Lebanon Daily News from Lebanon, Pennsylvania on July 24, 1963 · Page 2
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Lebanon Daily News from Lebanon, Pennsylvania · Page 2

Lebanon, Pennsylvania
Issue Date:
Wednesday, July 24, 1963
Page 2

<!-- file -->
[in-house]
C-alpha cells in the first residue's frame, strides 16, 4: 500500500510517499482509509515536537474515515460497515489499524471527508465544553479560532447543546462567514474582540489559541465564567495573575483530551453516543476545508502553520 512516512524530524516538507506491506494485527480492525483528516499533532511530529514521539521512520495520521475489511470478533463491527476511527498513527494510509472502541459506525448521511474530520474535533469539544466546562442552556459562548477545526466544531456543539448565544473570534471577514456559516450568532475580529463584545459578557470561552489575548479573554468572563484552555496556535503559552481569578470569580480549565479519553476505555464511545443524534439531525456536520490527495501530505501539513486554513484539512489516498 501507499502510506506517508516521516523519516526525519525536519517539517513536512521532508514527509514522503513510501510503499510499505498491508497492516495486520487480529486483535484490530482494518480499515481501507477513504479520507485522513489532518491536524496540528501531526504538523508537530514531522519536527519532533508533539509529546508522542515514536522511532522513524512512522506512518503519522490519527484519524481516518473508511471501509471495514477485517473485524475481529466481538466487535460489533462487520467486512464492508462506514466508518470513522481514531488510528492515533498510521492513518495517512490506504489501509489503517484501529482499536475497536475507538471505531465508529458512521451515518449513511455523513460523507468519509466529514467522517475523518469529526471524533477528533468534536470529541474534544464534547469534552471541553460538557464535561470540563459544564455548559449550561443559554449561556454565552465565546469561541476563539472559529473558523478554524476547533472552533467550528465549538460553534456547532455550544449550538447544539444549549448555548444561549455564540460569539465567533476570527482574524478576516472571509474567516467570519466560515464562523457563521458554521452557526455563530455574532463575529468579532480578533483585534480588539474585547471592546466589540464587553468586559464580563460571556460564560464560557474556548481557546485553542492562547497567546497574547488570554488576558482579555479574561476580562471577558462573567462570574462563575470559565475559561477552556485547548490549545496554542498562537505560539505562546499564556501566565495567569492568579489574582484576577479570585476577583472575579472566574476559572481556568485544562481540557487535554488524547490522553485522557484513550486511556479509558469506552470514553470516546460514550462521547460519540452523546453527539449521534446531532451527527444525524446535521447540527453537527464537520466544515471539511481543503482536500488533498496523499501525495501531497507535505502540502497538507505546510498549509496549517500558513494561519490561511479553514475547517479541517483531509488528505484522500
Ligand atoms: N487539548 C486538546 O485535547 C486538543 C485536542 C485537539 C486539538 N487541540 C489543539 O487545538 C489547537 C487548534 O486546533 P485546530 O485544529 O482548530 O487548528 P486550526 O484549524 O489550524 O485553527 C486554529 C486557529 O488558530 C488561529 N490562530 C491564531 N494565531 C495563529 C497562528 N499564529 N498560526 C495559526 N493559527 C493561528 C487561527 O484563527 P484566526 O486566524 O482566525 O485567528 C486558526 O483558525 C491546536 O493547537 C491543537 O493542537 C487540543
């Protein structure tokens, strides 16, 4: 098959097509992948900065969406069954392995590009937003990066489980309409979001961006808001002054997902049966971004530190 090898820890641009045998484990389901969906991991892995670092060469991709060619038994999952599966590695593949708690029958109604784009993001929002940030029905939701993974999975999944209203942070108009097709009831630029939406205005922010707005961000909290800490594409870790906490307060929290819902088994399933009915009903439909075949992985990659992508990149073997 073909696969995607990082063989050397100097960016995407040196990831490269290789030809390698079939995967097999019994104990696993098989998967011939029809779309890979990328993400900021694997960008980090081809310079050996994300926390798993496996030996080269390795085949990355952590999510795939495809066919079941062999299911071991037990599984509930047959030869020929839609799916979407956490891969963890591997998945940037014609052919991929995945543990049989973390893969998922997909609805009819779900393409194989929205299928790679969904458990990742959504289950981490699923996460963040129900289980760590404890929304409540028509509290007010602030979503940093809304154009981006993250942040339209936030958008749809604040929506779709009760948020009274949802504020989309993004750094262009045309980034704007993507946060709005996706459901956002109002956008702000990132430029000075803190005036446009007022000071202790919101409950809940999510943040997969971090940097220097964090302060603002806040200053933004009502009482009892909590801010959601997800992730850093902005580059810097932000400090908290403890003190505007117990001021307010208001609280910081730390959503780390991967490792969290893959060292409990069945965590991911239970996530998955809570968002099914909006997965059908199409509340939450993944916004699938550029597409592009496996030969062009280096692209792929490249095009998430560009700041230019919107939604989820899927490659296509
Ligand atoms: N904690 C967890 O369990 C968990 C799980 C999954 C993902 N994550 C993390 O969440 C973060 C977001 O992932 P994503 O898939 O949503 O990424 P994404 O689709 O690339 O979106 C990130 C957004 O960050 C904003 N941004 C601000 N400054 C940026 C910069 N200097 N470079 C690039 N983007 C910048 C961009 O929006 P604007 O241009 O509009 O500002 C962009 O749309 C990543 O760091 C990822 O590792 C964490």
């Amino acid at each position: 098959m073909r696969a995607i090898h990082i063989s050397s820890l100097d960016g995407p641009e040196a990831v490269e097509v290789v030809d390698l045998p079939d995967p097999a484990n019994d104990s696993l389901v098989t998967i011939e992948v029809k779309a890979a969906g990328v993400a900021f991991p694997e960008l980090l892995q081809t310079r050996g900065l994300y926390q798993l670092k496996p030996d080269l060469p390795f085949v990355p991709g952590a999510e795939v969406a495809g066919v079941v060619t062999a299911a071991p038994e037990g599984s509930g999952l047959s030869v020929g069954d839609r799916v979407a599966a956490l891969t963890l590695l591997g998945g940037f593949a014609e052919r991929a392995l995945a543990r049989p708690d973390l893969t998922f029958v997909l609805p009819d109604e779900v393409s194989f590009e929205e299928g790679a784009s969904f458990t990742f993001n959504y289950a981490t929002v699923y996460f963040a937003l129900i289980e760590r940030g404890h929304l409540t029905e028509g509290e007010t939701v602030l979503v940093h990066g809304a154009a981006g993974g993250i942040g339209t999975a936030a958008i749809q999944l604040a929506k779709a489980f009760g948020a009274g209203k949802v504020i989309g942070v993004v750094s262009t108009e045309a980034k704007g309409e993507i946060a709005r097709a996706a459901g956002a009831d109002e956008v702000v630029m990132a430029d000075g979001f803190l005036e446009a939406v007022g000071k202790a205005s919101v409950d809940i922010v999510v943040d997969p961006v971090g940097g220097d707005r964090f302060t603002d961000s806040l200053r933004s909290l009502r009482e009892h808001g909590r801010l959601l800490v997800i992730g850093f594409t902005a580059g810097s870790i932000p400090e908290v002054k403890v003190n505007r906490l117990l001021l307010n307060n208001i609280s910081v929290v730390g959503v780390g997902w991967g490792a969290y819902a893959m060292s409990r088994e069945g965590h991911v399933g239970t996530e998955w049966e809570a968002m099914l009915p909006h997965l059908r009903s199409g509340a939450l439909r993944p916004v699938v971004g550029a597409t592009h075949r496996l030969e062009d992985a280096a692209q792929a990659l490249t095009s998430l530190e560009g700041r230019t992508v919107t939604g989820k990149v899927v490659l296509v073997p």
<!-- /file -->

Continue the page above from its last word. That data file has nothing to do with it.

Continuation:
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Lebanon Dally News, Lebanon, Pa., Wednesday, July 24, 1363 N. L. Streicher Is Buried With Military Honors Th v « I*t« Norman L. Streicher active throughout, the stale ii veterins activities, was buried this afternoon in Mount Annville Cemetery with full military hon ors. He was the husband nf Mrs Sarah Hess Streicher, 609 W Main St., Annville. Services were held from the Kreamer Funeral Home, 618 E. Main St., Annville. The Rev. L L. Lehman, pastor of St. Paul's Evangelical Lutheran Church Annville, officiated. More than 1,000 persons attended the. viewing Tuesday evening including members of American Legion posts from throughout the county who attended in a body to pay respects to the man who once served as their rommander. A guard of honor, all member: af the American Legion Post 559, Annville stood vigil at the caskel throughout the viewing. During grave-side rites at the cemetery, a firing squad composed of members of Veterans nf Foreign Wars Post 23, Lebanon fired three volleys ia salute (o their departed comrade. A number of Legion dignitaries from Pennsylvania were included in the list of 18 honorary pallbearers in addition to Congressman John C. Kunkel. Pallbearers, all of the Annville American Legion Post were: Oliver Yake, Amos Anspach and Earl Longenecker, all veterans of World War I, and Frank Marino, Nevin Hess and Stanley Walters, veterans of World War II. Named honorary pallbearers in addition to Congressman Kunkel were, from the Annville Legion; Raymond Smith, Elliott Nagle, Lawrence Lecisko, Harry Wright, Albert Obhart, Isaac Light and Arthur Heilman. From Company D, 109th Machine Gun Battalion Veterans Association: George Tucker, Stephen Steelcy John Matthews, Ear! Berry and Jack Weise; American Legion dignitaries included: Regis Cusick, Pennsylvania Department commander; Edward Hoke, adjutant; John Gilbert, commander of District 19 and W. MacPittinger, past district commander. Th* color guard, also from Post 559, were: Charles Pyles, Wallace Hicks Jr., Otis Oliver, Harold Boltz and Paul Boger. ^.Ln the firing squad from VWS Post 23 were: William O'Donnell, John Kofler, William Werth, G. Crawford, Frank Sherman, Richard Brown, LeRoy Lengle and Charles Stuckey. Arthur Sherman was bugler. In the guard of honor were: Frank Marino, George Loose, David Boltz, Wallace Hicks Jr. William Imhof, Albert Gebhart, Oliver Yake Sr., Earl Longenecker, Clyde Hower, Harry Wright, Carl Miller and Stanton Keller. Order Confiscation Of U.S. Embassy In Havana HAVANA (AP)—The Cuban government today ordered confiscation of the American Embassy building in Havana and all its contents. . A decree issued shortly after midnight said the move was in retaliation for the freezing of Cuban assets in the United States earlier this month. The building has been in the care of the Swiss since U.S.-Cuban diplomatic relations were broken. DEATHS and FUNERALS Anna S. Darkes Rites Held Af Bunker Funeral services for Mrs. Anna S. Darkes, wife of John W. Dar kes, Jonestown RD 2, were hek this afternoon from the Bunker Hill Evangelical Congregationa Church. Official ing were the Rev. Harry F. Dorley, paslor of the church :he Rev. Rhoads, former pastor Lhe Rev. Mason Meyers and the Rev. George Atkins, friends of the Family. Interment was made at the Jonestown Bible.Church Cemetery Serving as bearers were John and James Bean, Charles Greena wait, Elmer Books, Edward Smith and Henry Ensminger. The Strauss Funeral Home ol Jonestown had charge of arrange ments. Use Remnants 641 New! See what a fresh touch ick - rack and binding add to easy-sew aprons. Gay and thrifty! Use two remnants for each of these pretiy- as-patchwork aprons. Pattern 641: jattern for each apron; drections. Thirty - five cents in coins for his .pattern — add 15 cents for each pattern for first-class mail- ng and. special handling. Send to aura Wheeler, Lebanon Daily Vews, 79 Needlecraft Dept., P.O.- Box 161, Old Chelsea Station, New York H, N. Y. Print .plainly PAT- ERN NUMBER, NAME, ADDRESS and ZONE. NEWEST RAGE — SMOCKED accessories plus 208 exciting needlecraft designs in our new 1%3 S T eedlecralt Catalog — just out! 'ashions, furnishings to crochet, <nil, sew, weave, embroider, quilt. Plus free pattern. Send 25 cents now. ALL DOWNHILL NOW MOBILE, Ala. (UP!) — Mary Reinsch said she considered her 100th birthday Tuesday a milestone because "after 99, I think a woman can relax." Dehydrated Wafer Gets Attention On Display AUSTIN, Tex. — Ml — The lack of cans bore the label "de- ydrated water" and these intruclions: "Empty contents of can into one gallon of watei;. Stir ntil dissolved. Chill and serve." The empty containers succeed- d in drawing viewers to one exhibitor's canned goods display at the Texas School Food Service Association convention. PURR-FECT PET NASHVILLE, Tenn. — W) — A window placard in a local pet shop has this suggestion: "A kit- Uen — piuvrhaps?" " ^ N .»A NV ' S\ '<,,* i.«" DE THE BRONZING MIRACLE BY $2.00 plui tax Now Available In { * >,^< (,,"• i ^ Benjamin Cagnoli, 66, Hershey Resident, Dies Benjamin Cagnoli, 66, 420 W Maple Aye., Hershey, died Tuesday at his home. He was a member of the Hershey Italian Lodge and the Hershey Fire Company. He is survived by his wife, Mrs Janet Cagnoli; two daughters, Mrs. Norma Haughney, Hershey and Mrs. Lily Bastardi, Harrisburg; a brother, Plinio, Hershey; a sister, Mrs. Anella Colanglo Harrisburg; two stepbrothers, Duvilio Cagnoli, Lebanon ane Oscar- Cagnoli, Lakeland, Fla. and five grandchildren, Floyd Bower Survived By Son In Hershey Paul S, Bower, Hershey, is one of two sons surviving Floyd E. Bower, Port Carbon, who died suddenly Monday night. Death was attributed to a heart condition. A former Reading Railroad engineer, Bower was retired five years ago. His wife, Bertha; three grandchildren, two brothers and one sister survive in addition to hi two sons, Paul, and Clyde W., of Pitman, N. J. Hold Military Funeral For Morris R, Achey Military services for Morris R. Achey, 540 Chapel St., were heM this morning from Christman's Funeral Home. The Rev. Wallace J. Bieber, pastor of St. Stephen's United Church of Christ, officiated. Burial was made at the Hummelstown Cemetery. Members of the firing squad and the pallbearers were provided by American Legion Post 265 and V.F.W. Post 1687, both of Hummelstown. Paul A, Unger Buried In St. John's Cemetery Funeral services for Paul A. Unger, Pine Grove, were held this afternoon. Interment took place in St. John's Lutheran Cemetery, Pine Grove. The funeral took place from the H. L. Snyder Funeral Home, Pine Grove, with the Rev. John E. Youse officiating. Khrush Offers Non-Nuclear African Zone (Cnntinued From Paja One) ute refinements of phraseology which the drafting committee had proposed. Last minule delays could be aused by differences over the final language. Agreement was reached Tuesday at the eighth negotiating session between Soviet Foreign Minister Andrei Gromyko, British Science Minister Lord Hailsham and U.S. Undersecretary of Stale W. Averell Harriman, diplomatic sources said. The nuclear lalks, now in their 10th day, have gone smoothly mm the start, and diplomats saw this Soviet willingness to come to crms with (tie West, as another sign that Premier Nikila S. Khrushchev has refused to be swayed by Communist China's demands for a more militant policy against the West. Khrushchev summoned his East luropean satellite leaders to Moscow today, presumably to gain support for his nuclear moves and .he split with Peking. Talks May Continue The partial test ban does not slop the underground testing o[ niclear weapons, although it was reported during the negotiations lial further talks may be held on this issue. Nuclear tests covered by the ...jjheaty can be detected by the in- ^jsliuments of each nation no mat- c ;!ler where they are held. Thus it would he easy for any signatory to check violations. Underground tests are another matter. In the Western view, onsite inspections are required to make sure no nation cheats on an underground test ban. Instrument detection is insufficient, the Allies hold, because underground blasts can be confused with other seismic disturbances. Vacation Always Teaches Man His Place In Office By HAL BOYLE NEW YORK (AP)' - There's nothing quite like a vacation -to teach a fellow his place in the office. H was Smythe's first day back after three weeks spent listening to his wife and building sane castles for the kiddies at good old Quagmire Cottages by-the-sea Smythe was the first man into the office. He went to the washroom, combed his hair, straightened his necktie, practiced in the mirror his gee but it's great to bs back again grin. Then he went to his desk, meth- odicially tore off the pages necessary to bring his calendar up to date—and collapsed on his swivel chair, completely exhausted. In the next hour, 37 fellow workers passed Smythe's paper- bare desk. "Glad to see you back—been sick?" asked 25. The other 12 made such remarks as: "If I'd of known you'd of been out this long, I'd of sent you a get well card." "What hospital were you In?" "They must have kept you un der a sun lamp a lot.- You gottj nice tan there." "How'd the nurses treat you?" After each remark — nobody asked him about his vacation— Smythe made a lonely trip to the water cooler. At 10 o'clock he went over to report to the chief accountant. "I guess I better start catching up with the situation," said Smythe. "Who handled my work while I was gone?" . "What work?" inquired the chief accountant. Smythe trudged back to his desk and busied himself neatly arranging the paper clips in the top drawer. At noon he went to lunch with three old cronies. He puDed out some snapshots taken during his vacation, but nobody seemed interested in them. After lunch Smythe re-sharp- sned his pencils until 3 o'clock when he recieved a surprise summons from the big boss. Handing him a cigar, the big x>ss said: "Smythe, you've been doing a splendid job for the firm the last r ew weeks and I just want to let r ou know first-hand there'll be an extra $20 on your next paycheck." "But, sir, I've been on vacation or the last three weeks." "Aren't you Ed Smythe from sales?" "No, sir, I'm Jim Smyttie "in accounting." •••../_;•;. The hig boss reached out, clucked back his cigar and'said, 'My mistake, Smythe. But remember, no matter what depart- nent you're in—keep up the good work." Upon leaving the office Smythe walked alone to his favorite tavern. "Well, well, well — welcome jack, Mr. Smythe," said the bartender, "Sure did miss you. Did you have a nice vacation?" Smythe leaned his forehead on -he shiny mahogany bar and broke into tears. He was very, very late getting home that night Drive-In Theater Ad Goes Poetic After Storm BALMORHEA, Tex. — W) _ Following a windstorm which demolished the screen at a Balmorhea drive-in theater, this sign appeared on the theater's highway marquee: "Wind she came, Screen she •lew. We'll soon have it fixed, just like new." The Couriers Quartet Appearing at Northern Lebanon High School Fredcricksburs, Pa. Thursday Evening July 25 — 7:30 P.M. . Benjfit of . , Engine Fund—Ono Fire Co. New White Non-oily Bain de Soleil Also $2.00 Plui Tax •TM AND CH:ITKUT STI., LEBANON, PA, BJ w Free Prescription Delivery Monday-Friday, 9 A.M. to 9 P.M. Saturday, 9 A.M. to 8 P.M. Sunday, 9 to 12 - 6 to 9 Yon are invited to Attend The Centennial Convocation And Concert BETHANY CHILDREN'S HOME Womelsdorf Sunday, July 28 3:30 P.M.—Convocation. Dr. Ben M. Hcrbster, Speaker, Pr«i. United Church of Christ. Special Music by Bethany Choirs! 5-8:00 P.M.—Band Concert by the famous Pottstown Band. (On the Bethany Campus.) Refreshments on Salel Open House at the Hu;n« COMI OUT AND HELP US CELEIXATK OUR 100TH RIRTHCAYt Observes Birthday Pfc. Larry Stump, who is serving in Korea with an Armored Division celebrated his 18th birthday Sunday. He is a son ol Mr. and Mrs. Burnett Stump, Jonestown. Stump underwent six weeks of basic training at South Fort Jackson, S. C., and attended school at Ft. Knox, Ky., before going overseas. Hollywood Press Agents Of Old School Were Real Sharpies By JAMES BACON AP Movie-Television Writer •HOLLYWOOD (AP)-Most of the fun left Hollywood about the time the press agents started call ing themselves public relation; consultants. No public relations man could ever have created Ned Farrington but Dave Epstein, a press agent, did, For years, Epstein would plant stories in the trade papers that New-York producer Ned Farrington was in town conferring with various directors, stars, camera men and music scorers—all Epstein clients. The gimmick never failed to get his clients' names in print. Bill Thomas and Bill Pine, later to be producers, were press agents of the old school. Mae West started a movie called "It Ain't No Sin." Pine and Thomas conceived the idea of training 200 parrots to repeat "It Ain't No Sin." "We lived with those parrots tor weeks," Pine recalls. "It was the most beautiful chorus I ever he^rd-r2<KKparr,ots who: could say nothing but 1 'It ain't no sin.fe "We,were ready to ship them to the movie writers when the producer of the picture called us. He changed the title of the movie to 'She Done Him Wrong.' " PLEEZA-NO SQUEEZA NASHVILLE, Tenn. - WV-Sign on a produce counter in a local supermarket points out: "Girls are for squeezing — not melons." Market Reports NEW YORK (UP1> - Stocks opened mixed in moderate trading today. American Telephone opened of f V* (o 119%, American Cyanamid tacked on y< to 57 7 /g, Coca-Cola added Va to 95'/z and Paramount held unchanged at 4114. Steel's showed' little change. Bethlehem was unchanged at 30, and U.S. Steel •unchanged at 45%. Jones & Laughlin rose to '53% and Republic to 36%, both up Vs. Youngstown gained % to lOOVi. Rails were narrowly mixed. Pennsylvania gained V« to 17 3 ,i, Southern Pacific held unchanged at 33%, Southern Railway slipped % to 63 and Erie dipped ! /a to 3. NEW YORK CUPl) — Stocks: Air Products 5flyi — Vi Alco Products 2' Allegheny Ludlum Steel 35Vi Allied Chemical 47% + Vi Allis Chalmers 16% + Alcoa 6Q T 'i + Aluminum Siding 32% + V's American Airlines 24% American Can 4-Hii American Cyanamid 57% American Kleclric .' 3fiVs + American MolaJ CI 37% American Metal Pdcts 17H — American T t T llO-la — American Tobacco 2R's + American Viscose H6Vi -1- ... Anaconda 46% — Vi Armcn Steel 54% + Vi Armour ' " Atchison Baldwin Lima Hm Bendix Bethlehem Steel Bobbie Brks .. Boeing Air .... Canadian Pacific Celanese ... Chesapeake & Ohio Chrysler Coca Cola Colgate Collins Radio '.'.'.'.'.'.'.'.'.".'. 26ifc -i- Color F JR W» + Columbia Gas 29% + Consolidated Edison 85'A — Consolidated Nat Gas 65% + Vi Consolidated Coal 4flVi + Vi Consumer Power 46% + V* Continental Can 451/2 — Vi Curtiss Wright 19% + Vi Detroit Edison 32V« Douglas Aircraft :... 23Vi + V4 Dow Chemical 58 4- DuPont 23054 — Eastern Air Lines 20% + Vk Eastman Kodak 106'A — vi Eaton Mining 35.% Electric Bond Share 30% Erie Lackawanna V/t Firestone • 32Vi Fnrd .191/4 + 1,4 General Klerlrla 76% — Vi General Foods 79% — Vi General Motors 68 -t- Vi Goodrich 47% — Vf Goodyear ,.....,..' 33Ti 4- Vi Grace W R 43 4- Vs Great A & P 44 7 /i — V» Greyhound ... 27% — Vi 12V< — Vi 5 Hi — % 30',B + V* 321,3 — 46 61 95Y* flo'/a 2nd Honeymoon Turns Into Big Family Reunion BLOOMINGTON, 111. — W) — When Mr. and Mrs. George W. Johnston went on a second honeymoon to celebrate their 40th -wedding anniversary, 16 other people went along with them. The couple and their three chil dren, nine grandchildren and other relatives from Oklahoma Texas, Illinois and Mexico got to g e t h e r for a reunion at Hot Springs, Ark., in honor of the event. STORY WITH MORAL - - : OYSTER BAY, N. Y. — W) The Oyster Bay Pilot reported in May, 1915, that a ..woman, had fallen from the Wre'nda" of the Octagon Hotel and broken her- leg. The report concluded, : "The mishap occurred because she was wearing high - heeled French shoes, always a dangerous procedure." ' • U. S. TREASURY BALANCE WASHINGTON — W), — The U. S. Treasury balance is $7,856,- 936,fi30.25. Gulf Oil 4«Vi + H Herculei Powder' , 35V« 4- H Intorna Bus Mach ,.,. 427V» + »4 Interna Harvester '..... 54Vi •*• Vi Interna Nickel ..........,,;.. 59% — Vi Interna T It T . .......... 4JH + V!i Island Creek Coal 24V« — Vi Jones t Laughlin 53% 4- Vs Joy Manul ,, 24%—Vi Kenhecolt .......... ; 72 — Vi I.ehigh Portland Cement .... 17>/i — Va LOF Glass MVi — Vi Lone Star Cement 20V* — Vi Lorillani 44V4 — Vi Mack Truck* 39V4 MGM , MVi — M Monsanlo v ..: siVi Montgomery Ward '. 36H Motorola 67 + Vi National BlicuH S1U 4- % National Dairy -..-... 84% -f M National Dist ,...' 25U 4- Vi National'Gypsum . 44V4 4- H New York Central , 19% T- Vi Norfolk Ic W ;.,., 114% North American Av 55% + V t North Airier Coal 7 7 /i — V» Olin Mathieson ,• 40rt 4- Vs Owens C F 54 —Vi Owens • III Glass 81W 4- Va Pan Am World A'.- 37 — Vi Paramount Pictures .,..", 41% + VS Parke Davis 25y> Penney 41V1 Penn Glass Sand :.' 33%— V4 Pennsylvania RR ,.. 17% j- Vi Pepsi Cola 53 Phillips Pet 51% + H Pittsburgh PI Glas« 54'/« + Vi Pittsburgh Steel ..; 11% Procter t Gambit ...,: , 74Vi — H Pullman 26% — Vi Pure Oil 4314 . gCA. 67% - Vi Reading RR , ; ]0 Republic- Steel 36% 4- Vs Reynolds Metali ,,.; 31 + SB Reynolds Tobacco '.'... ST^i +• ',s Richfield •.- 425s — Vi Schenley 20% + Vs Schering 35% - Vi Sears Roebuck 86% -f Vi Sinclair ,. 44% + vi Socony Mob .68?i + % Southern Railway 63 — Vi Sperry Rand , n + Vt Standard Brand .. .^....;.... 72Vi — Vi Standard Oil Calif •..'.:' 65 % Vi Standard Oil Indiana 67% + Vi Standard Oil NJ 68J'« + Vi Stewart Warner 34 Stiidebaker 6}4 + Vi Swift 39 _ vi Tennessee Gai 20 Texaco 69% f V4 Thompson H W 51% _ Vi Tidewater Oil 26% + Vi Trans World Airlines 17'A — Vi Union Carbide ...• 102% — Vi H n !! ec j Aircraft 45% + Vi United Air Lines 37'/ 4 United Fruit 24Vi + V4 US Rubber 44Vi -f i,fc M I § me , n ' 80% + '* U S Steel , 45:14 Warner Brother* Pie lay, Western Iftiion 27% + Vi Westinghouse Air Brak* 29 Wnstinghouse El 34 + iji White Motors 2«'/i + Vn Winn Dixie 28 + % Wnnlworth fifl^ Xerox Cp 2;!4 -f Hz Youngstowii Sheet Tub» lOOVi -f Vi Zenith 5nv« N J Zmc : 30% — Vi Phila. Market PHILADELPHIA — (UPI) - Tridlng was slow and truck receipts moderate for most commodities except tomatoes which continued heavy on the Philadelphia Wholesale Food Center Market this morning according to the Federal State Market News Service. Slightly higher for best cucumbers, corn, peppers, potatoes and mushrooms. Cabbage was slightly weaker while heavy supplies of tomatoes were much lower and many unsold. Most other commodities were about unchanged. Tomatoes: NJ many ordinary IS bu and s /i bu baskets large 1.25, some good 1.50-2.00, few fine 2.M-3.M; medium .40-.7S and few good high as 1.2S; East Shore Virginia 12 qt bkts film-wrapped .approxi 25 Ib larg« 2.753.50. •Onions: NJ SO Ib sacks yellowi medium 3-3.25, mostly 3.25, high 25 335 Cucumbers: Crates domestic NJ 751.25, mostly 1.00, low as .65; Pa. 1-1.25. Corn: Yellow XJ crates <t-5 doz hy- dracooled 1.75-2.25, mostly 2.25, paper sacks iced 50-60 ears 1-1.75 mostly 1.50; Pa. crates.4-5 doz. fair 1-1.50. -Beans: bu NJ many fair. Harvesters and -valentines 2-2.75, wax 2-3.00, Pa. Harvesters 2.50-2.75; —. Eggplant: NJ ->>'* bkt Black Beauty few best ,2,00. i. -,, Peppers: NJ. bu Calif wonder type large fair to good 2.25-2.75, % bkts World-Beaters 1.25, few 1.50. Lettuce:-NY crates''Id's ordinary to fair .75-1.25. few 1.75-2.00 cartons vacuum cooled 24'i 2.50-3.00; ordinary 1.75-2.00; Ttomaine NJ crates ordinary tn fair .50-1.00 carton precooled 1.50, Big Boston crates 24's ordinary to fair 1-1.50. Peaches: NJ ?i bu no grades two inch Sunhavens and Jerseylands 3.SO, Vi bu open Jerseylands large 2-2.50. Apples: NJ 1 1-8 bu 2V4 inch Starrs fair 2.25-2.50, Jerseys No. 2 3.25, 20-oz 3.00, % bu 2 1-2 in. transparents 2- 2.U25; Pa. ',4 Lodi 2Vi in. 2.75-3.00. Potatoes: NJ 50 Ib. sacks US 1 unwashed Chippewas 1.25-1.35, cobblers 1.15-1.40, large 1.60-1.B5; bu Chippewas washed 2.00, unwashed 1.50-1.60. Business Mirror Machines Talk To Each Other In New Language By SAM DAWSON AP Business, News Ambit NEW YORK (AP)—A new alphabetical and numerical language has been hammered out 10 all makes of electronic computers and data processing machines can talk.to each other. The new tongue is the product of some $3 million worth of man hours over four years. It was sponsored by the 29-member industry and the American Standards Association. : Some equipment is using the new code. Other .machines are being adapted to it. The standard code provides 128 possible characters on seven rows of paper (ape. In many instances it will have various codes of 32 different symbols punched out in five rows on paper tape. Many variations of the expanded and standardized code to fit special uses are possible. "Widespread acceptance by spring is predicted by the electronic industry. Government, industries are particularly affected. Multiplant corporations are expected to adopt the code, along with the many users of computer centers where data from various remote points and different makes of machines are - interchanged after translation. By making interchange automatic, an eventual savings to industry and government agencies of many times the initial cost of compiling the code is predicted by the association. But some of the equipment makers see the newly adopted American Standard Code for Information Intel-change as just the first step" in the right direction. Officials of International Business Machines explain: "With the new code as a foundation, it becomes possible to achieve eventual stamiardization of the specifications and formats of each of the media—perforated tape, magnetic tape, punched cards and data transmissions—used N for data interchange and communication." The Standards Association explains that under practices used until now, it is frequently necessary to translate from one code to another, from different methods used by diverse machines. Translation can be done by programming or by fairly expensive equipment. LANCASTER MARKET LANCASTER; Pa <UPI>._ Livestock: Cattle: .100. Supply includes three loads slaughter steers on bought-to-arriv* basis, 1" per cent cows and the balance feeder steers.- Cows steady. Not enough sales feeder steers to establish a trend for market. Cows, cutler and utility 15.25-17. Few 17.25. Caunei- and low cutter 13.7515.25. Shelly canners down to 11.25. Calves: ino. Vealers steady. Good «nd choice 25-30. Choice micl prime 30-32. Standard 22-25. Utility 10-22. Hogs: 150. Barrows and gills tteady. U.S. 1-2, 190-230 Ibs. 20-20.50. Few No. 1 up to 21. U. S. 1-3, 130-240 Ibs. 19.50-20. Sheep: 50. Spring slaughter lambs steady. Utility and good 13-18. Tucson, Ariz., was settled in 1776. V *•'"% -i" How much does a funeral cost? at our funeral home you decide We have funeral services in every price range. Our prices are plainly marked at all times — and there are no hidden extras. The following break-down shows what funeral* have cost others— 15 less than $150 266 from 150/549 371 from 550/749' 152 from 750/899' 153 from 850/1000 43 over 1000 OUR MOST RECENT WOO FUNERALS Rohland Funeral Home Fifth and Cumberland Streets Phone: CR 2-6673